Makes stars foreign.

I walk bewitched by planetoids,
Or scent of laundry softener,
Wild parkway's quiet roaring.

I love you like I've never loved,
I think, as I make soup, the kind
You cannot eat. Fear isn't here.


And I am not afraid to lose,
For I no longer wish to own,
Or usury with oily interest lined.

No more percentages or loans.
I simply wish to know your mind,
As you know mine. And so,

In an orchestral silence,
I accept your every gift,
Your every handicap,

And walk in perfect darkness
Back to house
To weep in joy and wait.

Lines Upon Dissolution of Moto-Tech

Lines Upon the Dissolution of Moto-Tech

I loved you, as but man could purely love
Some building dissolute upon some crook
Of this street crossed with that, but no one stopped
To look. If even idly passing by,
They'd give no notice to these lights of yours,
Or cheerful verdure standing in those pots;
This spot, it was quite simply overlooked.
Then, nature's law I cannot comprehend,
This end of ends, this gross ignominy.
But even hollowed, like stern warning, you
Are mourning me, you show with unschooled might
How without caution, time appointed none—
At first, your greenery, then half your light—
You're emptied of all things, resolved and done.

Ξέρω! Ξέρω! Ξέρω!


To Emil

I cannot move in this precocious dark
Because I've forgotten how to be slave.
I cannot boil boar's head, abandon hunger,

Stand stock still, sing lullabies, be mute
(Whilst you ablute my lute).
End of reason returns. Air has some

Fresh tinge tonight. I sense it easily
In my back, as I notate wind
Who walks through my house, cool and unbidden.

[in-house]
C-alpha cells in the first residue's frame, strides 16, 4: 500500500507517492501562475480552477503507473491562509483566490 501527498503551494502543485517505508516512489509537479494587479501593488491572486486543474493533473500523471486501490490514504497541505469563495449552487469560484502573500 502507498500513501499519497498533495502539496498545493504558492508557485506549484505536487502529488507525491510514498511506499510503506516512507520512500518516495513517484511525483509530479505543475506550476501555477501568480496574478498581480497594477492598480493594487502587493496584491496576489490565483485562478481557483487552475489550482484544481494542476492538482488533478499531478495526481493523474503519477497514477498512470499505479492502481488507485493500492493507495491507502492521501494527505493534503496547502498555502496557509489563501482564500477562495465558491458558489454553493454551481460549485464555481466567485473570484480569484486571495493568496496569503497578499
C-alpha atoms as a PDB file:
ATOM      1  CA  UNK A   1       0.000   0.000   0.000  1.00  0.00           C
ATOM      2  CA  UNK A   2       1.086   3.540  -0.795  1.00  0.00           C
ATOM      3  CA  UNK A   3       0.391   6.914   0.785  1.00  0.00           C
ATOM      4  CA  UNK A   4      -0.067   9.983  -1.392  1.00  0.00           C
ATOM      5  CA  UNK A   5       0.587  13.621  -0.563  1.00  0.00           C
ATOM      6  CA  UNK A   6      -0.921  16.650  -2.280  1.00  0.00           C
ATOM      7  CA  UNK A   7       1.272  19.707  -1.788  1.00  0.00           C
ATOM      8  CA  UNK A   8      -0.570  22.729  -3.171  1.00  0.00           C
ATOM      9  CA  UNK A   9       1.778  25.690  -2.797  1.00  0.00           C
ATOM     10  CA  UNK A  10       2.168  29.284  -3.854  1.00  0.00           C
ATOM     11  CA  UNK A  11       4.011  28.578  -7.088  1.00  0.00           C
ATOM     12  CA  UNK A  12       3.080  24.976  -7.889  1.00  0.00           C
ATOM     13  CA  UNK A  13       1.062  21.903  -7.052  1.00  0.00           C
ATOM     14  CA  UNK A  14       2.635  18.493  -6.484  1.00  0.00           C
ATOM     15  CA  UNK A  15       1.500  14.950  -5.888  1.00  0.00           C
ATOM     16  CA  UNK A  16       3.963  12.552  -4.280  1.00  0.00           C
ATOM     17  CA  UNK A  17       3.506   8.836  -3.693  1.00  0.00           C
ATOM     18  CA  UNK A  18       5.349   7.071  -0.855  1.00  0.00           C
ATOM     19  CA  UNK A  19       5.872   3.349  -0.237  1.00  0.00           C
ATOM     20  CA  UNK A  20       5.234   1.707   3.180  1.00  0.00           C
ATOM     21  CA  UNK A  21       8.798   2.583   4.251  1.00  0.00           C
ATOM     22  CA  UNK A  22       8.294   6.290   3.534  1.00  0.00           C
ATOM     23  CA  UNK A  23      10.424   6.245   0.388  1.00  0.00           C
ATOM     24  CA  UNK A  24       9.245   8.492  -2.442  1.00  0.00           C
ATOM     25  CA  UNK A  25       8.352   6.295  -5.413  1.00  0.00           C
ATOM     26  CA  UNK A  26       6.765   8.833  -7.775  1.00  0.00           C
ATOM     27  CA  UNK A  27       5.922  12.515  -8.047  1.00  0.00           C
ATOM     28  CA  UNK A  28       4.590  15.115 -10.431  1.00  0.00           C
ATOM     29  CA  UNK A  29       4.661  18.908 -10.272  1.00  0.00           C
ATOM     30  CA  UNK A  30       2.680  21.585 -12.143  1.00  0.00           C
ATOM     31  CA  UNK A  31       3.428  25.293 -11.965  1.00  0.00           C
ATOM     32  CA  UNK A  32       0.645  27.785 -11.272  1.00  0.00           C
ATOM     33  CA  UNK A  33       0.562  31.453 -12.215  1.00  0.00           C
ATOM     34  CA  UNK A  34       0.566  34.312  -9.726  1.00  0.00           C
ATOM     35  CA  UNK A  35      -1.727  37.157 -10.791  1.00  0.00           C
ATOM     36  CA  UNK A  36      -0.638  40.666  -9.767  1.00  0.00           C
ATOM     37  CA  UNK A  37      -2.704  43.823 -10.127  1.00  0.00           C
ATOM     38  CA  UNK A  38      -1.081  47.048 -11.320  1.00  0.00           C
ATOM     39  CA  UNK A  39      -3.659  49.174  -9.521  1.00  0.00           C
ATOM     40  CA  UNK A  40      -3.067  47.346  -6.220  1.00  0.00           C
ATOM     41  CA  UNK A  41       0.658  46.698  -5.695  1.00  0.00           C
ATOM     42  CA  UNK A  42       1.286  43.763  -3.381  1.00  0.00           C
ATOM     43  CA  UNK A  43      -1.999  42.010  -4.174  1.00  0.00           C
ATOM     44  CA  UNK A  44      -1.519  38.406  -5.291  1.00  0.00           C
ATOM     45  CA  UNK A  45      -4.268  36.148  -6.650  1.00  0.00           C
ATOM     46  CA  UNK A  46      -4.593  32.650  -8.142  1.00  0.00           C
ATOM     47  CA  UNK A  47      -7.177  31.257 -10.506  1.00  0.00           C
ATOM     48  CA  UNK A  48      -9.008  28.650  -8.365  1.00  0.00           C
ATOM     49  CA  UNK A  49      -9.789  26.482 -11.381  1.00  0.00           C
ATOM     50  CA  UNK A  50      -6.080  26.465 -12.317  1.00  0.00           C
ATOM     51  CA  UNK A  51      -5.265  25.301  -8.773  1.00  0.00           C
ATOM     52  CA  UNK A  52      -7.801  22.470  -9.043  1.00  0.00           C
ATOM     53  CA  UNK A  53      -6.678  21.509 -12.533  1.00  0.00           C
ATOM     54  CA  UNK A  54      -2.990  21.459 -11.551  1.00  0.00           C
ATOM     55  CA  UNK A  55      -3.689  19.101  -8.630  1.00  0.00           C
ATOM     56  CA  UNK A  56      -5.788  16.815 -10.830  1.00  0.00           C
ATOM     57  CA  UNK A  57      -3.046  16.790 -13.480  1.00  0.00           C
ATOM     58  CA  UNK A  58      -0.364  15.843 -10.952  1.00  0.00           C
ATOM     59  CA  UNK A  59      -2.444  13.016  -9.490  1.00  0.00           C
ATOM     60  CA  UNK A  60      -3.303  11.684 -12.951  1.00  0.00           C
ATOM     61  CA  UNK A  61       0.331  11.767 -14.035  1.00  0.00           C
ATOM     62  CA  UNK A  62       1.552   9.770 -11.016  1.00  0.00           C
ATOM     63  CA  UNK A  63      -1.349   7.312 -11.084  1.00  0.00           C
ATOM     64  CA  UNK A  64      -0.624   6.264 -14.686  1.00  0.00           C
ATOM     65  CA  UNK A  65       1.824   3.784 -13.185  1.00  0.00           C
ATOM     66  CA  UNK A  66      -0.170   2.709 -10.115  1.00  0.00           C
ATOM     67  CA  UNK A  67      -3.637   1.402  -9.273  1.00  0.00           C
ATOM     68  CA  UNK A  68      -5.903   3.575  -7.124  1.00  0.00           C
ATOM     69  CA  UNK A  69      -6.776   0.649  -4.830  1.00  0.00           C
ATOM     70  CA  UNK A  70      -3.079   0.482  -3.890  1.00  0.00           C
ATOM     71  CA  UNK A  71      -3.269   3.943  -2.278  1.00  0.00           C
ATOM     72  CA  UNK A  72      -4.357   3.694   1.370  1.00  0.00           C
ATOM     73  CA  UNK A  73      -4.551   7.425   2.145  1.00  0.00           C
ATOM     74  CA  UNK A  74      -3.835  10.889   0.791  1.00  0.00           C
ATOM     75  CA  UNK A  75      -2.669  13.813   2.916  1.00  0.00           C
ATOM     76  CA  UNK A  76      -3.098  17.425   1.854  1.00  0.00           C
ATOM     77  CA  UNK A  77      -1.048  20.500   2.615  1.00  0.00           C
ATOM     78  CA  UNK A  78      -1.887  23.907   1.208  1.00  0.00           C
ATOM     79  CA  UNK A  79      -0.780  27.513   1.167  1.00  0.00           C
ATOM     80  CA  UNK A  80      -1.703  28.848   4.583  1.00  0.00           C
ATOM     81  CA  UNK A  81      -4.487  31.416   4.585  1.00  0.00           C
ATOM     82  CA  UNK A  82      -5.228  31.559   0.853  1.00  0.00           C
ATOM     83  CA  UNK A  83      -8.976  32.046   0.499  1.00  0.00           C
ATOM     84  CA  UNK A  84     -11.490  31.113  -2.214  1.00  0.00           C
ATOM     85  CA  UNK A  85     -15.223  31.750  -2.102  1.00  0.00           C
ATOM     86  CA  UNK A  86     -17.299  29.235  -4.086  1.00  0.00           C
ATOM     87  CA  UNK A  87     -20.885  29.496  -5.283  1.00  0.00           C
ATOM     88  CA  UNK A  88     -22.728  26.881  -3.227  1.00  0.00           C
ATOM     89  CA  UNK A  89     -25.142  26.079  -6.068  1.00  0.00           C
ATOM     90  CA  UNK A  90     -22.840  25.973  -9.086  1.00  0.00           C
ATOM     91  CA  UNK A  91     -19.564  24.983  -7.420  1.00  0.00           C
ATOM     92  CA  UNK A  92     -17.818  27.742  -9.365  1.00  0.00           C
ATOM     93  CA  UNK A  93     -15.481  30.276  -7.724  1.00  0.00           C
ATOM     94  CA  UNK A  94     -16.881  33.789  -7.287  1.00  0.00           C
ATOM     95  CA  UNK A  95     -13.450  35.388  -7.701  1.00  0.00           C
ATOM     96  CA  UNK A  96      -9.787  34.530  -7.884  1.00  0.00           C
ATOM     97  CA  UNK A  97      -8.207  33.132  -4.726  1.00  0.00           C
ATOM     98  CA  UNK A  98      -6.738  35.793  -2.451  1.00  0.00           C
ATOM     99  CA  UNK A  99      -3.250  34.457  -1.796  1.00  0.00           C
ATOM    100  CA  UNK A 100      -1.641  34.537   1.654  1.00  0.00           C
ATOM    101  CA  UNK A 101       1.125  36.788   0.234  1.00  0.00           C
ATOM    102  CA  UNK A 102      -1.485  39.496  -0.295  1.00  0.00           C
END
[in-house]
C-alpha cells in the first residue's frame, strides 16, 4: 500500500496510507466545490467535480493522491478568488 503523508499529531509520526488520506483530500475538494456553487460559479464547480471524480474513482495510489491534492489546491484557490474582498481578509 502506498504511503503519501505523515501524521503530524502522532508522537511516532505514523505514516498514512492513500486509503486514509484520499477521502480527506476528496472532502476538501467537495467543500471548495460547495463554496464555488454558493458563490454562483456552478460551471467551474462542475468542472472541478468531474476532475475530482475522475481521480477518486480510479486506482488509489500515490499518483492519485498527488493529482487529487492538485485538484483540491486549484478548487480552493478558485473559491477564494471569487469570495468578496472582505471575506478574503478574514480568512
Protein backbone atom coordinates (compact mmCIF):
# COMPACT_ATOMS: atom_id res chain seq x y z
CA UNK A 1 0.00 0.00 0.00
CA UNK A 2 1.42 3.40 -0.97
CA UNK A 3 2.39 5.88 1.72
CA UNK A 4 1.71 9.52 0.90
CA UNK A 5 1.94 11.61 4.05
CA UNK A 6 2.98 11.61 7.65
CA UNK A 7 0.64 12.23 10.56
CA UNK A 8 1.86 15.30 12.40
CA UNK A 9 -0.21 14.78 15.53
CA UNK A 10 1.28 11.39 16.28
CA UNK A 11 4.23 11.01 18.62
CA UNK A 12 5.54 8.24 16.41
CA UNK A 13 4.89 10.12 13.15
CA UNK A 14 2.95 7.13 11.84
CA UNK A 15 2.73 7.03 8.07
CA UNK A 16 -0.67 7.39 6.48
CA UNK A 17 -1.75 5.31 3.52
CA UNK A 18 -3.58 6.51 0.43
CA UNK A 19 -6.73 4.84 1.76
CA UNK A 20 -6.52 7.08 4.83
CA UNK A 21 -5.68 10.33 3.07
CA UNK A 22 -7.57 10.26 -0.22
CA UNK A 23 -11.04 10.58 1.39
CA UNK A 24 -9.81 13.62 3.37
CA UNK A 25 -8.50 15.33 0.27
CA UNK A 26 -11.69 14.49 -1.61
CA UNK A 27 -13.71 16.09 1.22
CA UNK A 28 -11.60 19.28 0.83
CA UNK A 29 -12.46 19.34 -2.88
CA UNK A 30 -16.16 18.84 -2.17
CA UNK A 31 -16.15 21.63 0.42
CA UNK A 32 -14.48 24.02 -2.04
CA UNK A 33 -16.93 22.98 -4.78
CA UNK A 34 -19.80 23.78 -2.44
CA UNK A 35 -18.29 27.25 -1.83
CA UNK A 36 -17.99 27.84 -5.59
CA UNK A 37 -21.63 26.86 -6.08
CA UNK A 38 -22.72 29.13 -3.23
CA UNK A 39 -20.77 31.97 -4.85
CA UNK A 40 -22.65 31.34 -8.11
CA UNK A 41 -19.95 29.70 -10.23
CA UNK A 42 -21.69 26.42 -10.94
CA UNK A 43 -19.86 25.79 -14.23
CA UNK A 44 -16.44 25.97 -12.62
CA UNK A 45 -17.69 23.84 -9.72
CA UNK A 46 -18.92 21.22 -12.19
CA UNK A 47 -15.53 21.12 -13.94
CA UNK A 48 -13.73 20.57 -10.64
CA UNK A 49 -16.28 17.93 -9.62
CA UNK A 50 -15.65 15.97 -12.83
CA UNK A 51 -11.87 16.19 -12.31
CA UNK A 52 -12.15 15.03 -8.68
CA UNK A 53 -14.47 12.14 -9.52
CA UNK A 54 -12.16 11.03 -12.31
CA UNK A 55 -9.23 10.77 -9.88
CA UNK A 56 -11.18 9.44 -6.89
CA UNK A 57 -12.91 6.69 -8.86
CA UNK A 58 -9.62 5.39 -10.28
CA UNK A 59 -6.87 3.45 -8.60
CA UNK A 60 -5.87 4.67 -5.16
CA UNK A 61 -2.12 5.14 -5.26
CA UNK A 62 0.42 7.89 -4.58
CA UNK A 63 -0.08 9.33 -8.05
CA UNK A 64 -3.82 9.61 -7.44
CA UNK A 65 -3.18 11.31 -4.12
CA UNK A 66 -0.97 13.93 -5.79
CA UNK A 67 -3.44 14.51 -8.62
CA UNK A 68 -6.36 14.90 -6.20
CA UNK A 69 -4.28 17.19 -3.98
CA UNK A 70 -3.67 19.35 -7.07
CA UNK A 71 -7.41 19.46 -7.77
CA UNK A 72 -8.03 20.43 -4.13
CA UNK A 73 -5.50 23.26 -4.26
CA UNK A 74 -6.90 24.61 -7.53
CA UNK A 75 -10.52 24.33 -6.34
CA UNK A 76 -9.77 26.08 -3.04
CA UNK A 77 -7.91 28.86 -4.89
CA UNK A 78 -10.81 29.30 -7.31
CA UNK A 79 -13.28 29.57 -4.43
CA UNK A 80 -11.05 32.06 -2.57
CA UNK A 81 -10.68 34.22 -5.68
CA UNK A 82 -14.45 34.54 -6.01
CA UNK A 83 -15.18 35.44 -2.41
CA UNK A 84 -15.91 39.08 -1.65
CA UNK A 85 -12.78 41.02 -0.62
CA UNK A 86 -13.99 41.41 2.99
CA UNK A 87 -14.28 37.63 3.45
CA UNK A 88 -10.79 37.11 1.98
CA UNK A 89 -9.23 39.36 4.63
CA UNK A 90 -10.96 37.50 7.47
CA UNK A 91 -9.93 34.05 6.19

These things I will remember when I die:

      The smell of everything. Unholstered,
      Our schedule of trespass.
      Men, wild with willows. Sharktooth vibrato.

      Walking down some dirt path,
      Half-recollecting one-seventy-third of some poem
      Boiled down to deafmute recitative.


Haunted by anapests, I stumble into crevasse,
Dream of accidental acquisition of third wife
While inquiring for price of fish. As I fall, I observe:

Ghosts hanging on bushes in bushels. Sly social queues.
His velvet tongue watching me dance, my thoughts undressing;
They turn and spin and vacillate betwixt: curse, blessing.

Exhibit A: Laetus lacrimis. Furtive desire
To be beheld. Seaming around rainbow. Portrait of lover
As part-time husband. Portrait of lover as forearm plank.


      These things I will remember when I die:

      Solitary cinder block, aloof from family
      Of cinder blocks at landfill. Cloth dappled
      Over shadow—or is it other way around?

      Awkward surprise when lights return.
      Lines shamelessly stolen from beached swimmer.
      Poet splayed upon dark wooden floor.


On exiting small gallery, we dream
Of ribs of house, intentionally left to blight.
Metrical feet tangled in mutual time.

You help me metabolize μούρλια,
While around leaves explode underfoot like landmines.
When we stop, we admire these lovely teeth of fate.

What gift it is to stand here, listening,
To shadows of that man who dared to raise his eyes,
To heavens' court reared up, his cords constrained,


And then—let go, convulsing, to our world.